OR WAIT null SECS
Continuity of care cuts Medicare costs
Improving the coordination of care for elderly patients with chronic diseases reduces costs, use of health services and complications, according to a new RAND Corporation study published online in JAMA Internal Medicine.
Researchers studied nearly 300,000 Medicare patients with diabetes, congestive heart failure or emphysema and found that even modest improvements in the continuity of care were associated with sizable reductions in use of hospital emergency departments and hospitalizations. Patients with chronic illnesses often experience poorly coordinated care; they may see different healthcare providers working in multiple clinical locations and experience poor communication. These factors can lead to higher use of health services and poorer outcomes.
Improving coordination of care for patients with these illnesses could save Medicare as much as $1.5 billion per year, the research suggested.
“Continuity of care has long been one of the tenets of high-quality primary care,” says Benjamin Littenberg, MD, chief medical officer, Patient Engagement Systems. “This carefully done analysis of Medicare patients with common chronic problems shows a very consistent effect: The more care the patient receives from a single provider, the better the outcomes. Patients with relatively frequent contact with a single-usually primary-provider are less likely to need emergency room or hospital care. The data support the idea that switching one visit per year from a specialist to the primary provider is associated with about a 5% reduction in complications, hospitalizations and total costs.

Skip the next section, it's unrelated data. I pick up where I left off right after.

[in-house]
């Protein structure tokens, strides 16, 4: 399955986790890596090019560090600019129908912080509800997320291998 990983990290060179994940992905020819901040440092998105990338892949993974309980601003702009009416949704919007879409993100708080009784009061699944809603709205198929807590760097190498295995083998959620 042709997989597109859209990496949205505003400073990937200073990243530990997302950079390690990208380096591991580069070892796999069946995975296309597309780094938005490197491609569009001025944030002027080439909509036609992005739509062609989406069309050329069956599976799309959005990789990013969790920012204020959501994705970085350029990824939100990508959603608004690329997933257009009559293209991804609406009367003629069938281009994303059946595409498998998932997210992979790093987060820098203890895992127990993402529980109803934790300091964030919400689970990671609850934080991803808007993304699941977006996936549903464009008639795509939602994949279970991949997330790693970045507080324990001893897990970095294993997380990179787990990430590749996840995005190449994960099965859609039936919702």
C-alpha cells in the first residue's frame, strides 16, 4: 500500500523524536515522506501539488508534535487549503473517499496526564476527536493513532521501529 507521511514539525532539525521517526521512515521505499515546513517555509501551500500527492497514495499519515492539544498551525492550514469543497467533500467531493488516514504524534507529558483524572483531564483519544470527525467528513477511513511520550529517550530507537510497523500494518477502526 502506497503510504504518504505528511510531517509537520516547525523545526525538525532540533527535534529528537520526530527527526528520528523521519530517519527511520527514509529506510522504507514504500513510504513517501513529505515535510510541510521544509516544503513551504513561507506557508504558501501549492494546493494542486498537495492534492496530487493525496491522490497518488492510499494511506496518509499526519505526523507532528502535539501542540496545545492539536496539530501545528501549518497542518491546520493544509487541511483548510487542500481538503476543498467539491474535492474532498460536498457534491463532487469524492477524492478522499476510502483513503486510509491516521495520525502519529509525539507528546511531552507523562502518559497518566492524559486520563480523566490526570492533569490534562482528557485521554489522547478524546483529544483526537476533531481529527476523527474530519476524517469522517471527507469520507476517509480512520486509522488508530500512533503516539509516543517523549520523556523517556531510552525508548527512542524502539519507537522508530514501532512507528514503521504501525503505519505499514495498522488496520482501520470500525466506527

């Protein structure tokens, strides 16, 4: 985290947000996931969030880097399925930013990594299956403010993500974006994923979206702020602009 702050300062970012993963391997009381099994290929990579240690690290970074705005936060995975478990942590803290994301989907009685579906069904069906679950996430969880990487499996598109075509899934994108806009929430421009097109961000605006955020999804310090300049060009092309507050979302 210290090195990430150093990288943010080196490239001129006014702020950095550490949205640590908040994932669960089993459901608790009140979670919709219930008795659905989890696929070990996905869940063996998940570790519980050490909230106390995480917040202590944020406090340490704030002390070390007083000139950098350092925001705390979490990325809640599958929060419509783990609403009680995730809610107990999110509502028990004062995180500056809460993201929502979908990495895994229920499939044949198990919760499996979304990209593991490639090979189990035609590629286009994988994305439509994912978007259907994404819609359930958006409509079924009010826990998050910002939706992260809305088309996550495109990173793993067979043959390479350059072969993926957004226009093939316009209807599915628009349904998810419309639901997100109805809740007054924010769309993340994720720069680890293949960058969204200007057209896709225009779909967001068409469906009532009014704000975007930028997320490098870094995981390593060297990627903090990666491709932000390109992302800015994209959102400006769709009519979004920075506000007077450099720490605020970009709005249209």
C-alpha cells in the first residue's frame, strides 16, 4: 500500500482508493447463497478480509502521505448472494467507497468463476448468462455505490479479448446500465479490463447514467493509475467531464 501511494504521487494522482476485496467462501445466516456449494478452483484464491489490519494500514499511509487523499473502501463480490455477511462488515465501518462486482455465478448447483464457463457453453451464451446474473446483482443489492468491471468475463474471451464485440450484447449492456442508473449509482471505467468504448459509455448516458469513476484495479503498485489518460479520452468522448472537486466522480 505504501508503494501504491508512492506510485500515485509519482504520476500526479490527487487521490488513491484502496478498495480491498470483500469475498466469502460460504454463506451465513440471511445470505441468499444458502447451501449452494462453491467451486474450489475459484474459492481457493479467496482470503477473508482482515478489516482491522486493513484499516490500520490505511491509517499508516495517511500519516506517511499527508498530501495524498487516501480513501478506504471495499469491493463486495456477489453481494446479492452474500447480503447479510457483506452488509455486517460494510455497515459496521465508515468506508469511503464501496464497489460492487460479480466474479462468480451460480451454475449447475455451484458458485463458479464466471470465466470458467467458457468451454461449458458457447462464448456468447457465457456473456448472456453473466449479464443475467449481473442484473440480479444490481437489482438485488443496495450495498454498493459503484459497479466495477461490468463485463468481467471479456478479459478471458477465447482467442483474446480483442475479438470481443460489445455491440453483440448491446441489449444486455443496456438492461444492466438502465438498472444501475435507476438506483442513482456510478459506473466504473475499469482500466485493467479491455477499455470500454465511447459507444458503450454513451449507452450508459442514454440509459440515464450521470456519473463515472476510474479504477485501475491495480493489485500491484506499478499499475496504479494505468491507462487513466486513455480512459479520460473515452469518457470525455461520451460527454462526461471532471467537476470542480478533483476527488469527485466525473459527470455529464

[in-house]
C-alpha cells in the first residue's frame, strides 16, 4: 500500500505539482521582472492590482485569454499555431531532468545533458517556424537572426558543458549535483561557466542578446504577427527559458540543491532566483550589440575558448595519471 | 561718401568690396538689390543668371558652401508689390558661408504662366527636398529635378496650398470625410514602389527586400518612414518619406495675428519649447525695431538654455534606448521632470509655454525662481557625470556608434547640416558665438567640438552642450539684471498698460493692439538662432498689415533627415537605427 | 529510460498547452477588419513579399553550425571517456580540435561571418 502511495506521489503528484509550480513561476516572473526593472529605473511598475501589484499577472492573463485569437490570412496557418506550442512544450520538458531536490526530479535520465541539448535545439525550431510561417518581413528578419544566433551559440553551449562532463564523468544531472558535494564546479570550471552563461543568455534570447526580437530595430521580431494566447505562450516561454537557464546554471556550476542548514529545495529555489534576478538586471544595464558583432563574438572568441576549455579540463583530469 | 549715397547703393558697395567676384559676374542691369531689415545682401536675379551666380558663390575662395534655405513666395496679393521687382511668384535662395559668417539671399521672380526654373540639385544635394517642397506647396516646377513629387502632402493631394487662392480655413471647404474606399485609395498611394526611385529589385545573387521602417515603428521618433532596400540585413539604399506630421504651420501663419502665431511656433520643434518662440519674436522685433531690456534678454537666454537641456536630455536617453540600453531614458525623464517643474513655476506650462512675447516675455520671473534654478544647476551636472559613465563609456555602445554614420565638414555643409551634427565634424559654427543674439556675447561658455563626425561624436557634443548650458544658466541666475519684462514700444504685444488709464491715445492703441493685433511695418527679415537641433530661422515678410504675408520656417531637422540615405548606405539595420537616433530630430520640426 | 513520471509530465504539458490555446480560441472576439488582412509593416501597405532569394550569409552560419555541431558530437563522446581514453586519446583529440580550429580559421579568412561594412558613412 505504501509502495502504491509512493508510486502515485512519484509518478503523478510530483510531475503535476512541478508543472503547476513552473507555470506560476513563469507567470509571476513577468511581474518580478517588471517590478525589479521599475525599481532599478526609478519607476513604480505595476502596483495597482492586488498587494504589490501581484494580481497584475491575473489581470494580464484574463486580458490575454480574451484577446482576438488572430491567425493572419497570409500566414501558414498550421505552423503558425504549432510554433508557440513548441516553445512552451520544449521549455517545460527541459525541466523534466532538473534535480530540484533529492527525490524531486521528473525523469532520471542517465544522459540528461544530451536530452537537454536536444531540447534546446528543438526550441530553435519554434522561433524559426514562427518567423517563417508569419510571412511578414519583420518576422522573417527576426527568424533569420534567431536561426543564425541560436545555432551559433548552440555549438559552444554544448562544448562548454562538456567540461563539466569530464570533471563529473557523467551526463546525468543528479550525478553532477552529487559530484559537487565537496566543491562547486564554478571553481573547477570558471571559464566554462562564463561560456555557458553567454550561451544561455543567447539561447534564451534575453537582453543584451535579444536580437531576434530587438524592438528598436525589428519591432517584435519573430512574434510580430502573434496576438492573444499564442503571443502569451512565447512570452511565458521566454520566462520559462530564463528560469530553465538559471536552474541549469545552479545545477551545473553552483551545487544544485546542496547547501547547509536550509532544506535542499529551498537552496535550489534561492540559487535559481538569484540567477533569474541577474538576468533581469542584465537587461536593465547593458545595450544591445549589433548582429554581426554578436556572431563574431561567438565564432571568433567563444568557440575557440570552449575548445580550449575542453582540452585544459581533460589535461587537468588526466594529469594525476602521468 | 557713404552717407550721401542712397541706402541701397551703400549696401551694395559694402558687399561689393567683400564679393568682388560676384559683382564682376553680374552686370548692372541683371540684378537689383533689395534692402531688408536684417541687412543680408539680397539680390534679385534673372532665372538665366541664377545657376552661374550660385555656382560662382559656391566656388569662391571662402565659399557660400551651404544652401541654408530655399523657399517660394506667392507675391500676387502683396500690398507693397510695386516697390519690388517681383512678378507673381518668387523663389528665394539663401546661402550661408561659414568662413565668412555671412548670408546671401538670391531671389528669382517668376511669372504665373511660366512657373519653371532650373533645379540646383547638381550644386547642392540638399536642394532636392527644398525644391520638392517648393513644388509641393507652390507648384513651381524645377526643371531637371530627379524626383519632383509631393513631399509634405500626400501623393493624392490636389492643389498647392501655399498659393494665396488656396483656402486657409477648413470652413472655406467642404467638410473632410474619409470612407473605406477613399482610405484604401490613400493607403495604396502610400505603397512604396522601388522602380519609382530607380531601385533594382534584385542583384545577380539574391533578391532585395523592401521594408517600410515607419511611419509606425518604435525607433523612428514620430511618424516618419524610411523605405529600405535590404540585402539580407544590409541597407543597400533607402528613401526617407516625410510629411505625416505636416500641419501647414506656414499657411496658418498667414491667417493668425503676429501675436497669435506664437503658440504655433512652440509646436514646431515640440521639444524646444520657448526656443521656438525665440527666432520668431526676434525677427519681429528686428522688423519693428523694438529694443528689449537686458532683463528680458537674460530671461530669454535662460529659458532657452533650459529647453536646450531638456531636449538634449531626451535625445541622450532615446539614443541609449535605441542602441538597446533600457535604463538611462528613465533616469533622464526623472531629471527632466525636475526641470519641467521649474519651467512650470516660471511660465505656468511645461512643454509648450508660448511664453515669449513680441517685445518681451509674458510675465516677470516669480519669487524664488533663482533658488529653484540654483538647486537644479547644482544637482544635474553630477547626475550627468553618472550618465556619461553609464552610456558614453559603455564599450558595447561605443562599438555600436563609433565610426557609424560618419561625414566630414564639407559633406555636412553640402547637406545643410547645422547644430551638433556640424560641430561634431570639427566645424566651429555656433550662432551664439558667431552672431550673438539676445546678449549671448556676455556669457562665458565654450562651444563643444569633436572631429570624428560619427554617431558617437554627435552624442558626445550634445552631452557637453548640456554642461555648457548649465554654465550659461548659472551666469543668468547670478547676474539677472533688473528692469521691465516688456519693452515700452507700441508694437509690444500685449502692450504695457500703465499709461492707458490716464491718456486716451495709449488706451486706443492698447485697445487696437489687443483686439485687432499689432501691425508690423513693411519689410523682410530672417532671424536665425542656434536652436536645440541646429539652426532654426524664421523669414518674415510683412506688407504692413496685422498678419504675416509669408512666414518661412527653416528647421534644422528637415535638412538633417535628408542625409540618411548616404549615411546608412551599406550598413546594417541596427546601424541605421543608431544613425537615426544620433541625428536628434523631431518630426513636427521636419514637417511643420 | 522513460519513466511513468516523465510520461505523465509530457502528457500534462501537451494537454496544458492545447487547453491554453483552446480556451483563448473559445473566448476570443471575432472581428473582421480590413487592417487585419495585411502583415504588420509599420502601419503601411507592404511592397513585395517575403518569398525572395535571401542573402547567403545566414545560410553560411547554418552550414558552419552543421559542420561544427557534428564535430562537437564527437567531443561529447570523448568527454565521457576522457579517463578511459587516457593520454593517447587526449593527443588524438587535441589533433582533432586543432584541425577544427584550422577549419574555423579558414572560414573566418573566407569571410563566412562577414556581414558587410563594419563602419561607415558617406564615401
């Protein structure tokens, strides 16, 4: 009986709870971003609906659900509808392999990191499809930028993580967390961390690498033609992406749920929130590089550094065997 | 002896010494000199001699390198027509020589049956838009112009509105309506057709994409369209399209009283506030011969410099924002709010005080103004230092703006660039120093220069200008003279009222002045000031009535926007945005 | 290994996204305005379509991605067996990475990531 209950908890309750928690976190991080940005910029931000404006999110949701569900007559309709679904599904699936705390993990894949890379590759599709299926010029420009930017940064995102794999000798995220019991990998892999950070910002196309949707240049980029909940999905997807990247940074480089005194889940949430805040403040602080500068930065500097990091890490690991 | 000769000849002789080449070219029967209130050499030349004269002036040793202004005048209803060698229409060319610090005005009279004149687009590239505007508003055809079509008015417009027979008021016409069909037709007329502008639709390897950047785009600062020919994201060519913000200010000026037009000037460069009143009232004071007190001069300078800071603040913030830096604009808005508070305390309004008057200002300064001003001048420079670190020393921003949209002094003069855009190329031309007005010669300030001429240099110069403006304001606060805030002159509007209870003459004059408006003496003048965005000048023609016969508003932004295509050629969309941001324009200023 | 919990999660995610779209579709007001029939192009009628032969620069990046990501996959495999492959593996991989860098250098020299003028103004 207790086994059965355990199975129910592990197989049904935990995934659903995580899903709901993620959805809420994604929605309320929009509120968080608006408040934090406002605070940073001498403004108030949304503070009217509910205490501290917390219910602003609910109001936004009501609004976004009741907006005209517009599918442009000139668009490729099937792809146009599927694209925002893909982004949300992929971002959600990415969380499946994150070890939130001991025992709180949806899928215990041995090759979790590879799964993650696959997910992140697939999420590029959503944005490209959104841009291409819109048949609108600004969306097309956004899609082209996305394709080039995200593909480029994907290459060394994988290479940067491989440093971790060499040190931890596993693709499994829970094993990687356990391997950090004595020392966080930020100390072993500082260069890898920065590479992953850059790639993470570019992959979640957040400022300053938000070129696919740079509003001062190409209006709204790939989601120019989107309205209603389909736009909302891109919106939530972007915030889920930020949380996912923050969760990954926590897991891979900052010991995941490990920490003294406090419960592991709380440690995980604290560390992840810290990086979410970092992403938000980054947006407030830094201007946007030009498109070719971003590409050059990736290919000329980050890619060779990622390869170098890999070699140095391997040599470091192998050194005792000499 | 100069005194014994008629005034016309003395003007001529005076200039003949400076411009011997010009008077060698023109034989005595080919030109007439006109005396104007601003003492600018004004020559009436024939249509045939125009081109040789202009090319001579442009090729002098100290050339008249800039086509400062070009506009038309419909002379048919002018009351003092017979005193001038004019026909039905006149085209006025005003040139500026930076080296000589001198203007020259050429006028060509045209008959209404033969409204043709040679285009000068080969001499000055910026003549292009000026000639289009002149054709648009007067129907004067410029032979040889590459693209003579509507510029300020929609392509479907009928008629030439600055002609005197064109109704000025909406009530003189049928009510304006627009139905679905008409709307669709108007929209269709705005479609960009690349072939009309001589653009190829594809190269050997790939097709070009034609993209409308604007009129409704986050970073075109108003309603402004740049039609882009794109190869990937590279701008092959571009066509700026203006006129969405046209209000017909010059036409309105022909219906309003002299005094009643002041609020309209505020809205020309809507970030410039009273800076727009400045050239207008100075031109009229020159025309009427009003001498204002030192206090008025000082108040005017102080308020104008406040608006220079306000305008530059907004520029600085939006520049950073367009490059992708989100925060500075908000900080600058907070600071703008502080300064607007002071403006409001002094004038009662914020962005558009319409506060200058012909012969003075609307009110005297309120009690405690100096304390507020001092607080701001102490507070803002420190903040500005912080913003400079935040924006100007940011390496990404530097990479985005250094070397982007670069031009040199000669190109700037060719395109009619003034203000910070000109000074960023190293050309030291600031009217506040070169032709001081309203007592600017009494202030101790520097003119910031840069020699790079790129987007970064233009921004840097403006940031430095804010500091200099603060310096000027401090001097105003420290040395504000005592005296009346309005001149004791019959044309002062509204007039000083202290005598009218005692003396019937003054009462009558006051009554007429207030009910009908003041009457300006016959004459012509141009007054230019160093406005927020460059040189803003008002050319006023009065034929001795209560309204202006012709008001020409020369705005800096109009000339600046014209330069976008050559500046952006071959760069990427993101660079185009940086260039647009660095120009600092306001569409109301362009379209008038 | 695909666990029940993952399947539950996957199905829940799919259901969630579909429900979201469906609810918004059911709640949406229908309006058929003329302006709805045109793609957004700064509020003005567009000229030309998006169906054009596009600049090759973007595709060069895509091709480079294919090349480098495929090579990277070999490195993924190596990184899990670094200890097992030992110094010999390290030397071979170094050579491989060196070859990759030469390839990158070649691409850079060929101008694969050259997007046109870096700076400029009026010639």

“Although the quality of these contacts cannot be ascertained from claims data, here is yet more data that engaging the patient with a primary source of care results in better outcomes and lower costs,” Dr. Littenberg continues. “This report is very consistent with controlled trials of systems to increase patient engagement with their primary care providers. They also showed substantial reductions in ER visits, hospital use and costs while increasing primary care visits.”
Care coordination has been identified as a priority by the Institute of Medicine and the National Priorities Partnership. Previous studies show that patients with a close, continuous relationship with a physician are more likely to receive recommended care, but many programs that aim to improve coordination of care have not reduced costs or improved quality.
The study used a standard measure of continuity of care to determine how well care was coordinated among different providers. Care was deemed to be better coordinated if patients saw fewer providers or if visits were concentrated among fewer providers.
Researchers found that patients with better continuity of care were less likely to be hospitalized and visit hospital emergency departments, and had lower rates of complications and overall costs for episodes of care.